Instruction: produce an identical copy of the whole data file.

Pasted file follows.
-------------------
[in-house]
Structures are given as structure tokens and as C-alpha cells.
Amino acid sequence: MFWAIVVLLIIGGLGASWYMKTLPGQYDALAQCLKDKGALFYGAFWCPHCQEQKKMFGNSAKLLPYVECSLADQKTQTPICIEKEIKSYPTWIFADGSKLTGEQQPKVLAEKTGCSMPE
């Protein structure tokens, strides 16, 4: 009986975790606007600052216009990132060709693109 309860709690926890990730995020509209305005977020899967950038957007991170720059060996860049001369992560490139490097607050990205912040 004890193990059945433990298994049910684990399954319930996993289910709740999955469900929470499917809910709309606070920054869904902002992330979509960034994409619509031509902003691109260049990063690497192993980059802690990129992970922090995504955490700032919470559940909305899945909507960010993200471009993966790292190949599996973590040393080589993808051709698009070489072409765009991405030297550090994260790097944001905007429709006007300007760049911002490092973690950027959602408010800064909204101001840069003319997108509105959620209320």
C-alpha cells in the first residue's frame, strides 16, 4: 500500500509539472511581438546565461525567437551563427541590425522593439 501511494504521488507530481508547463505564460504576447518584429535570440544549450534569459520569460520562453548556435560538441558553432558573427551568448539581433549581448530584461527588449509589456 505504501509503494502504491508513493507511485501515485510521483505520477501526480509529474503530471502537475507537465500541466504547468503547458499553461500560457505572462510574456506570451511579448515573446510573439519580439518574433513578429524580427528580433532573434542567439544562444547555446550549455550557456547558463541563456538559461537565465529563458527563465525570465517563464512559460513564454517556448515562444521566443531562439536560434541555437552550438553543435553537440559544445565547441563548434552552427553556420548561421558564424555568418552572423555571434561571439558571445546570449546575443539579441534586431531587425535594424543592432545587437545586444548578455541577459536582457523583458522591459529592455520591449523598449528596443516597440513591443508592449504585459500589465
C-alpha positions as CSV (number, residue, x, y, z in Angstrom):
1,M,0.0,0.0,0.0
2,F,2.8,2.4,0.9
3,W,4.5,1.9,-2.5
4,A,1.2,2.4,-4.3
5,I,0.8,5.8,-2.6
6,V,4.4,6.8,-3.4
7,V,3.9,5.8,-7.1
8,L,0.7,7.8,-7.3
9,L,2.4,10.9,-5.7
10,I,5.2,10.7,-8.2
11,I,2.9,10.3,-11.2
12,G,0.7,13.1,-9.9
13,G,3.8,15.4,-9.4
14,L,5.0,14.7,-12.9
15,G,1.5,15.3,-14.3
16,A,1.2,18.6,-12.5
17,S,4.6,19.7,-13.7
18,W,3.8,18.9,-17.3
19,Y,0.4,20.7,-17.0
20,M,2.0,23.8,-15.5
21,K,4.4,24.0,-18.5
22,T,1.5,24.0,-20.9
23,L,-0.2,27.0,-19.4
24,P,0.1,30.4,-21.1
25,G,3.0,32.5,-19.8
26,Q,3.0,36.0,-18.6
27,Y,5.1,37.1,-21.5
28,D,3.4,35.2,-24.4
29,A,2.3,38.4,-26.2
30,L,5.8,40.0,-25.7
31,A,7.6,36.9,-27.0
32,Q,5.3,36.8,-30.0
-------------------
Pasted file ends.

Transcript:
[in-house]
Structures are given as structure tokens and as C-alpha cells.
Amino acid sequence: MFWAIVVLLIIGGLGASWYMKTLPGQYDALAQCLKDKGALFYGAFWCPHCQEQKKMFGNSAKLLPYVECSLADQKTQTPICIEKEIKSYPTWIFADGSKLTGEQQPKVLAEKTGCSMPE
């Protein structure tokens, strides 16, 4: 009986975790606007600052216009990132060709693109 309860709690926890990730995020509209305005977020899967950038957007991170720059060996860049001369992560490139490097607050990205912040 004890193990059945433990298994049910684990399954319930996993289910709740999955469900929470499917809910709309606070920054869904902002992330979509960034994409619509031509902003691109260049990063690497192993980059802690990129992970922090995504955490700032919470559940909305899945909507960010993200471009993966790292190949599996973590040393080589993808051709698009070489072409765009991405030297550090994260790097944001905007429709006007300007760049911002490092973690950027959602408010800064909204101001840069003319997108509105959620209320």
C-alpha cells in the first residue's frame, strides 16, 4: 500500500509539472511581438546565461525567437551563427541590425522593439 501511494504521488507530481508547463505564460504576447518584429535570440544549450534569459520569460520562453548556435560538441558553432558573427551568448539581433549581448530584461527588449509589456 505504501509503494502504491508513493507511485501515485510521483505520477501526480509529474503530471502537475507537465500541466504547468503547458499553461500560457505572462510574456506570451511579448515573446510573439519580439518574433513578429524580427528580433532573434542567439544562444547555446550549455550557456547558463541563456538559461537565465529563458527563465525570465517563464512559460513564454517556448515562444521566443531562439536560434541555437552550438553543435553537440559544445565547441563548434552552427553556420548561421558564424555568418552572423555571434561571439558571445546570449546575443539579441534586431531587425535594424543592432545587437545586444548578455541577459536582457523583458522591459529592455520591449523598449528596443516597440513591443508592449504585459500589465
C-alpha positions as CSV (number, residue, x, y, z in Angstrom):
1,M,0.0,0.0,0.0
2,F,2.8,2.4,0.9
3,W,4.5,1.9,-2.5
4,A,1.2,2.4,-4.3
5,I,0.8,5.8,-2.6
6,V,4.4,6.8,-3.4
7,V,3.9,5.8,-7.1
8,L,0.7,7.8,-7.3
9,L,2.4,10.9,-5.7
10,I,5.2,10.7,-8.2
11,I,2.9,10.3,-11.2
12,G,0.7,13.1,-9.9
13,G,3.8,15.4,-9.4
14,L,5.0,14.7,-12.9
15,G,1.5,15.3,-14.3
16,A,1.2,18.6,-12.5
17,S,4.6,19.7,-13.7
18,W,3.8,18.9,-17.3
19,Y,0.4,20.7,-17.0
20,M,2.0,23.8,-15.5
21,K,4.4,24.0,-18.5
22,T,1.5,24.0,-20.9
23,L,-0.2,27.0,-19.4
24,P,0.1,30.4,-21.1
25,G,3.0,32.5,-19.8
26,Q,3.0,36.0,-18.6
27,Y,5.1,37.1,-21.5
28,D,3.4,35.2,-24.4
29,A,2.3,38.4,-26.2
30,L,5.8,40.0,-25.7
31,A,7.6,36.9,-27.0
32,Q,5.3,36.8,-30.0